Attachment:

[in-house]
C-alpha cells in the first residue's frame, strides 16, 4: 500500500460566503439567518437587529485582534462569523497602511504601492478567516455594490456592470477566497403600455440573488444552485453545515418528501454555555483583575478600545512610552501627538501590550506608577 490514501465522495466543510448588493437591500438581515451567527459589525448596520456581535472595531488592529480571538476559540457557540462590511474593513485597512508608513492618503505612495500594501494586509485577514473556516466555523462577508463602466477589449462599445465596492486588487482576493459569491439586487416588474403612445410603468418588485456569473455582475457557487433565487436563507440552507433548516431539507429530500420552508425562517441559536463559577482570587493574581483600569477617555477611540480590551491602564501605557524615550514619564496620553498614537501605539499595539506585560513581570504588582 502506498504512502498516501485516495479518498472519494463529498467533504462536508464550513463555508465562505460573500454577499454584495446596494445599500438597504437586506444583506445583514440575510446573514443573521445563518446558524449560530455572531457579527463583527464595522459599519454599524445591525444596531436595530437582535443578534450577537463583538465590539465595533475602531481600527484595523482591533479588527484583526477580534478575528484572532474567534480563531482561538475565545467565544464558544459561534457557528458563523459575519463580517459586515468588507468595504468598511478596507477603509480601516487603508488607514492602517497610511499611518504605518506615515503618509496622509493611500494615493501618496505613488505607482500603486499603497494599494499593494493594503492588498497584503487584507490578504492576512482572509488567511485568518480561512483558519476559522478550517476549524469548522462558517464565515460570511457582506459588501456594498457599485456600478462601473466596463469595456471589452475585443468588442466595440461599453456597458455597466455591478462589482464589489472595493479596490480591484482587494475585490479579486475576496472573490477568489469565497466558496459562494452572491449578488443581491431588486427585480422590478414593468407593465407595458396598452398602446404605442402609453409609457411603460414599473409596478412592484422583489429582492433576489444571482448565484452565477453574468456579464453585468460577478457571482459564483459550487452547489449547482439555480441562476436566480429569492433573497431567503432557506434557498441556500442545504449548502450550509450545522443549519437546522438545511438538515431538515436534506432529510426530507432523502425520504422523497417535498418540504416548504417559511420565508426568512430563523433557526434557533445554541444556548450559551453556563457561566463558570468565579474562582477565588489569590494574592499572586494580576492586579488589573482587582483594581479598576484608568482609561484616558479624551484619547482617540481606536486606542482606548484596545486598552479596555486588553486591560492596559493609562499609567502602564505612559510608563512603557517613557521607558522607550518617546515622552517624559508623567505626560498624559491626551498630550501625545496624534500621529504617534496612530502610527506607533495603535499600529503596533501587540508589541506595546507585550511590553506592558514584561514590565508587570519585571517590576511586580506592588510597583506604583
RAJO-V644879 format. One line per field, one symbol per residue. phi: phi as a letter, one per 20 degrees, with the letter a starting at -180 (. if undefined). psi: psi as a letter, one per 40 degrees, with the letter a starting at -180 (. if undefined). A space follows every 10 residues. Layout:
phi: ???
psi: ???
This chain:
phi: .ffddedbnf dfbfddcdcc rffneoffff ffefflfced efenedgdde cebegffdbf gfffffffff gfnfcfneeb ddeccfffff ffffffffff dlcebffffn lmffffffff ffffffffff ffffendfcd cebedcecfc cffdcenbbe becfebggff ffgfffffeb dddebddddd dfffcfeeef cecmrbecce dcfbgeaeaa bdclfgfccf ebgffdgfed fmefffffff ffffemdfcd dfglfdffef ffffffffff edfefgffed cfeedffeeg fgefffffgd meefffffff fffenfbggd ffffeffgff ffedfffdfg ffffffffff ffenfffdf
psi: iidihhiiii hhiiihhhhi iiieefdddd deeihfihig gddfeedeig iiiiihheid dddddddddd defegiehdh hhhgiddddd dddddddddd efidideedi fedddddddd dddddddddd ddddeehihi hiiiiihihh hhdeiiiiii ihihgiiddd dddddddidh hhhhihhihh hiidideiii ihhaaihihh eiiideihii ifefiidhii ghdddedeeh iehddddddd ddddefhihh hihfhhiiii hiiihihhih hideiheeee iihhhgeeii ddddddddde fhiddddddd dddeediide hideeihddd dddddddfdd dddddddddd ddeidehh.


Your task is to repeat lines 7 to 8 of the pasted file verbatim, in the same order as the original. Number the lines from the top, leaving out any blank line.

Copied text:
phi: .ffddedbnf dfbfddcdcc rffneoffff ffefflfced efenedgdde cebegffdbf gfffffffff gfnfcfneeb ddeccfffff ffffffffff dlcebffffn lmffffffff ffffffffff ffffendfcd cebedcecfc cffdcenbbe becfebggff ffgfffffeb dddebddddd dfffcfeeef cecmrbecce dcfbgeaeaa bdclfgfccf ebgffdgfed fmefffffff ffffemdfcd dfglfdffef ffffffffff edfefgffed cfeedffeeg fgefffffgd meefffffff fffenfbggd ffffeffgff ffedfffdfg ffffffffff ffenfffdf
psi: iidihhiiii hhiiihhhhi iiieefdddd deeihfihig gddfeedeig iiiiihheid dddddddddd defegiehdh hhhgiddddd dddddddddd efidideedi fedddddddd dddddddddd ddddeehihi hiiiiihihh hhdeiiiiii ihihgiiddd dddddddidh hhhhihhihh hiidideiii ihhaaihihh eiiideihii ifefiidhii ghdddedeeh iehddddddd ddddefhihh hihfhhiiii hiiihihhih hideiheeee iihhhgeeii ddddddddde fhiddddddd dddeediide hideeihddd dddddddfdd dddddddddd ddeidehh.